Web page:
Sign Language Information
A brief history of sign language along with some common misconceptions.
The early beginnings of sign language, major developments in sign language and how American Sign Language developed.
A list of institutions that offer sign language classes.
A list of careers involving sign language and other related links.
A recommended list of books for learning sign language from the Laurent Clerc National Deaf Education Center.
American Sign Language is quickly gaining popularity as a foreign language. Many states have passed legislation that allows American Sign Language to be accepted as foreign language requirements in post-secondary education settings. In some states American Sign Language is only offered in elementary and secondary schools. In many instances, each school district is allowed to determine if American Sign Language classes will be approved for credit.
In Kentucky, American Sign Language classes are offered for credit at several colleges and universities. There are also several public school districts that teach American Sign Language.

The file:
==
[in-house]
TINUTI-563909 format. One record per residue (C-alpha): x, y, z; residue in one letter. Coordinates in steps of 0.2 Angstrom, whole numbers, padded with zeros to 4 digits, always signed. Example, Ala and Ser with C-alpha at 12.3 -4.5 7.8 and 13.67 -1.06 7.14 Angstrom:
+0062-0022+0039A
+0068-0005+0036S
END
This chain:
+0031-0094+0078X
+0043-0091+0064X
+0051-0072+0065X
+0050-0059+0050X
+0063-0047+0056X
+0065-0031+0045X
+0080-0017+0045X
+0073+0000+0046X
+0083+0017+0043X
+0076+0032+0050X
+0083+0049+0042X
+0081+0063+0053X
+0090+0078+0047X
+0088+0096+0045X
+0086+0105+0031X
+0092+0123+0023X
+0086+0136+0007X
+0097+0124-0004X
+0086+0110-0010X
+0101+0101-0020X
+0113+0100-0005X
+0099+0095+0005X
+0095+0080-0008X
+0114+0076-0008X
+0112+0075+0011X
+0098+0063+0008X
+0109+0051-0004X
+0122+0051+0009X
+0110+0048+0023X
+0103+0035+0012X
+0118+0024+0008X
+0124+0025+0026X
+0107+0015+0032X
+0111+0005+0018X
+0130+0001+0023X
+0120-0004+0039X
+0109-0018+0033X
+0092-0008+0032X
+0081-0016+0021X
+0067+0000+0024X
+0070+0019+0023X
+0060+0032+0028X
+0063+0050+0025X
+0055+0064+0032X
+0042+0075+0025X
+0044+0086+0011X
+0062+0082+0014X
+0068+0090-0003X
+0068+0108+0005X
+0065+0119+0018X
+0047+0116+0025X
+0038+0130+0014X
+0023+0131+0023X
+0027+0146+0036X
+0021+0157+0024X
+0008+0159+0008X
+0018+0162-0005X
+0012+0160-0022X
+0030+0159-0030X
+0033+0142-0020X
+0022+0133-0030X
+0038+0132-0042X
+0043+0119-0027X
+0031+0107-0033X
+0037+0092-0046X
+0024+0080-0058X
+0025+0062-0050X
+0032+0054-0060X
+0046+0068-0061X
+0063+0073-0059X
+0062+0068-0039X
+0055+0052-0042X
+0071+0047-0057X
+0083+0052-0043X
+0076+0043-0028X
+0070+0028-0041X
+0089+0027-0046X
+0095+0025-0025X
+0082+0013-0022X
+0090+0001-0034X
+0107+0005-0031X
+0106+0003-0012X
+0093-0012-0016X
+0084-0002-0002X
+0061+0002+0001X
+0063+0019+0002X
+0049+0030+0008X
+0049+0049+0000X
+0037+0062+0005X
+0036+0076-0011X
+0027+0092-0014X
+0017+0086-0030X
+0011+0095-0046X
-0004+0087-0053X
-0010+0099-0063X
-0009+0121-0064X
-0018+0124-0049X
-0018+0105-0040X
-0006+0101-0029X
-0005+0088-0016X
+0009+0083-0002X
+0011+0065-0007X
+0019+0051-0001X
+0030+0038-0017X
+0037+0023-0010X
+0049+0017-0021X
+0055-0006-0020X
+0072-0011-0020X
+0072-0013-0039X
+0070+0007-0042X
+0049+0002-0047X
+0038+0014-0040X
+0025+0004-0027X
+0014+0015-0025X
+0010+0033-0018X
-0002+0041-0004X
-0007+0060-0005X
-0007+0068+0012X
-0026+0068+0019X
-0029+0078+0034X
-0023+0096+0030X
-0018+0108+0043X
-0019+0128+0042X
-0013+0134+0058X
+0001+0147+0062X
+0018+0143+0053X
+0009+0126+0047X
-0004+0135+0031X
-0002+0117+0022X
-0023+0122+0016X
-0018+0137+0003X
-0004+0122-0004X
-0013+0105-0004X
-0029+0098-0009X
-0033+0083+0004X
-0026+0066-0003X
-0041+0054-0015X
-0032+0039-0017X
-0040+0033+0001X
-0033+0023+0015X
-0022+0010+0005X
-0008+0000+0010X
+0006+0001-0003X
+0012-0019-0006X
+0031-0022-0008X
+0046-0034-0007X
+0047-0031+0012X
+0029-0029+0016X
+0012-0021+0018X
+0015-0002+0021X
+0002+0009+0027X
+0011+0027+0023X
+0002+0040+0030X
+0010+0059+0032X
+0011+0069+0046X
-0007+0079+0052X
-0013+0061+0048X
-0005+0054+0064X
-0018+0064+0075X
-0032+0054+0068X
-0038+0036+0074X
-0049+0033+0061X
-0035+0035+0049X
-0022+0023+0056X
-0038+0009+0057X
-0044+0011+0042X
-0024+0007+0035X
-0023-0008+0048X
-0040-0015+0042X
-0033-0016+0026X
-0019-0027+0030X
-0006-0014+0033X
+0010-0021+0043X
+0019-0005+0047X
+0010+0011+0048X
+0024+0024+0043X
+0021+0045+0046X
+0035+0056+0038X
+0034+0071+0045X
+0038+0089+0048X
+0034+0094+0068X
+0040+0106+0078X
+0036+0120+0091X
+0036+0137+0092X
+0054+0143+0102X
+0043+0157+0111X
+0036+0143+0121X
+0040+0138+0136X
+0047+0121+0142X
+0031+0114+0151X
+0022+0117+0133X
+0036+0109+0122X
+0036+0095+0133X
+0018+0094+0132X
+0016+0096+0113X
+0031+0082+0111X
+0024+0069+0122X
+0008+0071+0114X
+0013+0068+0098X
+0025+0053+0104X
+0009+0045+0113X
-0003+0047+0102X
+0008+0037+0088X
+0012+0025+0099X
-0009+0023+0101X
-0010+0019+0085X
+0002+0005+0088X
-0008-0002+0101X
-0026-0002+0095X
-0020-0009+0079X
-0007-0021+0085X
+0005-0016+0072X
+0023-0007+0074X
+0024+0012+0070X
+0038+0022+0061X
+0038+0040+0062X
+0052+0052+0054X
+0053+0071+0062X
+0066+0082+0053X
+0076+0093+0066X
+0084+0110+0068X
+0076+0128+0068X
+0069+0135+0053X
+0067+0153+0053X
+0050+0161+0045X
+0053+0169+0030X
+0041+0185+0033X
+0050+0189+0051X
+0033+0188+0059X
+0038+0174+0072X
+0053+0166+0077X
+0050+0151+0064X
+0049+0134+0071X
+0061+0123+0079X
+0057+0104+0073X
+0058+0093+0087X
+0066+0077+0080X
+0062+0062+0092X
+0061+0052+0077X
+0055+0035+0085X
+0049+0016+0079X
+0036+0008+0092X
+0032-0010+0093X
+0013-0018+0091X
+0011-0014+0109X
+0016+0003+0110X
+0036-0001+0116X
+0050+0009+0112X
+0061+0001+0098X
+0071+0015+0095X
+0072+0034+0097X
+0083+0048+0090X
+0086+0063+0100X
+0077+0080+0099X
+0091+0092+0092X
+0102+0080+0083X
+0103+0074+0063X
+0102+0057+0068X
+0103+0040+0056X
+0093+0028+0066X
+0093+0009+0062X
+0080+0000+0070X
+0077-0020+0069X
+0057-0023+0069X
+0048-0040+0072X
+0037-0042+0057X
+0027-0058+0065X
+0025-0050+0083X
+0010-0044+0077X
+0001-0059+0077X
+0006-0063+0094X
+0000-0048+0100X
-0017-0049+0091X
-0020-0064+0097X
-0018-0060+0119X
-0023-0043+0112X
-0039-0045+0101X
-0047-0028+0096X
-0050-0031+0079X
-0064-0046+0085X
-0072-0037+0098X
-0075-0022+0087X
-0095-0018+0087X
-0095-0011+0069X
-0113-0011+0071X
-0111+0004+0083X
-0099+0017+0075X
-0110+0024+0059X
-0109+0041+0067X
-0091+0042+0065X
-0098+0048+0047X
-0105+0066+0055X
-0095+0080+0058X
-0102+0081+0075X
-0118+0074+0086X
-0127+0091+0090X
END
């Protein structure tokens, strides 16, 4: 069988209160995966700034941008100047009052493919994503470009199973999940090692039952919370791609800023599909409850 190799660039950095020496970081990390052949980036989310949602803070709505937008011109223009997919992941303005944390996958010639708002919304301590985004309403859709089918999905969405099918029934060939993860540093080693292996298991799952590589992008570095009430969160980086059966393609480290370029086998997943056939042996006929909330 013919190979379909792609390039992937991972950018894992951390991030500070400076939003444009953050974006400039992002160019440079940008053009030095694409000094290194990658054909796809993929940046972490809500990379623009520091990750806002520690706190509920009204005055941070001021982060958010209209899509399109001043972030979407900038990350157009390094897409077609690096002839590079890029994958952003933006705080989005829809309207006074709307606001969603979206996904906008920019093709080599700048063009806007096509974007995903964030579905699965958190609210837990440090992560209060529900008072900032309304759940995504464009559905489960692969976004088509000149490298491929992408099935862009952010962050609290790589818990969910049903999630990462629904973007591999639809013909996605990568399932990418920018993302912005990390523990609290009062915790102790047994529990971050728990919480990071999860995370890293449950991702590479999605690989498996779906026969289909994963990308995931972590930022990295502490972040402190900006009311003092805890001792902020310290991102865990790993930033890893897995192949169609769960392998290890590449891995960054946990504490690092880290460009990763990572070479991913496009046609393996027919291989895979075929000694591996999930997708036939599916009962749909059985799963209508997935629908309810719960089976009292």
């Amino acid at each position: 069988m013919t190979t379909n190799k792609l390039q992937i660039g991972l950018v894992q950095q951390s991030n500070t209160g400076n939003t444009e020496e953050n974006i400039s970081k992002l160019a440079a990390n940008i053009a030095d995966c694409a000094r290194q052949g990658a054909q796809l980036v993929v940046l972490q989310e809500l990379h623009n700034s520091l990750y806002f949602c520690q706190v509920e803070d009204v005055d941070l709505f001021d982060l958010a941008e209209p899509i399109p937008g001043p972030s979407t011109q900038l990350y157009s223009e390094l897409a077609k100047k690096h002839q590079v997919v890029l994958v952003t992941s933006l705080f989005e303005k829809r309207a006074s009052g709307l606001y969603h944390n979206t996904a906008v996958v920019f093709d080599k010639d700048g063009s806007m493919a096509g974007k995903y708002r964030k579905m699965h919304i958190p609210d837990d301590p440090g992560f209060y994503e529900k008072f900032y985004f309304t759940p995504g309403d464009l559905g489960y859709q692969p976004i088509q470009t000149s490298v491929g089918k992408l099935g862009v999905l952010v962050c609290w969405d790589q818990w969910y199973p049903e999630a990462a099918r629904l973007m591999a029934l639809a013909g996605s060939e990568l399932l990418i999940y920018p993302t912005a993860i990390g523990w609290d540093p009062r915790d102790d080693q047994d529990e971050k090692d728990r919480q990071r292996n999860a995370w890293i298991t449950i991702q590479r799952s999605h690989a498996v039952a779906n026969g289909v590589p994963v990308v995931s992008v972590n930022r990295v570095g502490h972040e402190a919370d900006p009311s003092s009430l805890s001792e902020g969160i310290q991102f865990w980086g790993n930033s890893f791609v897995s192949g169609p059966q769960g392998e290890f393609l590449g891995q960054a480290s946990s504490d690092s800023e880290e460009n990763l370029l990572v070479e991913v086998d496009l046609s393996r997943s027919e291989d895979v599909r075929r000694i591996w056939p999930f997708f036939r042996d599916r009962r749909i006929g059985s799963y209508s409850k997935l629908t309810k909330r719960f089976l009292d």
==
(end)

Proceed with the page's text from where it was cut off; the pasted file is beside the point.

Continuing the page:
When seeking an American Sign Language instructor, it is imperative to find an individual who is qualified to do so. As with any language, the best instructors are usually those whose native language is the one they are teaching. The American Sign Language Teachers Association is dedicated to the improvement and expansion of the teaching of ASL. It has a membership of over 1,000 ASL and Deaf Studies educators from elementary through graduate education across the U.S. Visit their site to learn more about finding a qualified American Sign Language instructor in your area.
Sign Language/ASL Links
- American Sign Language Fonts for your computer
- American Sign Language Teacher's Association
- Online Sign Language Dictionaries
- KCDHH Resource Library
- Deaf Resource Library
Other modes of communication for deaf and hard of hearing individuals
Additional communication options available for individuals who are deaf or hard of hearing.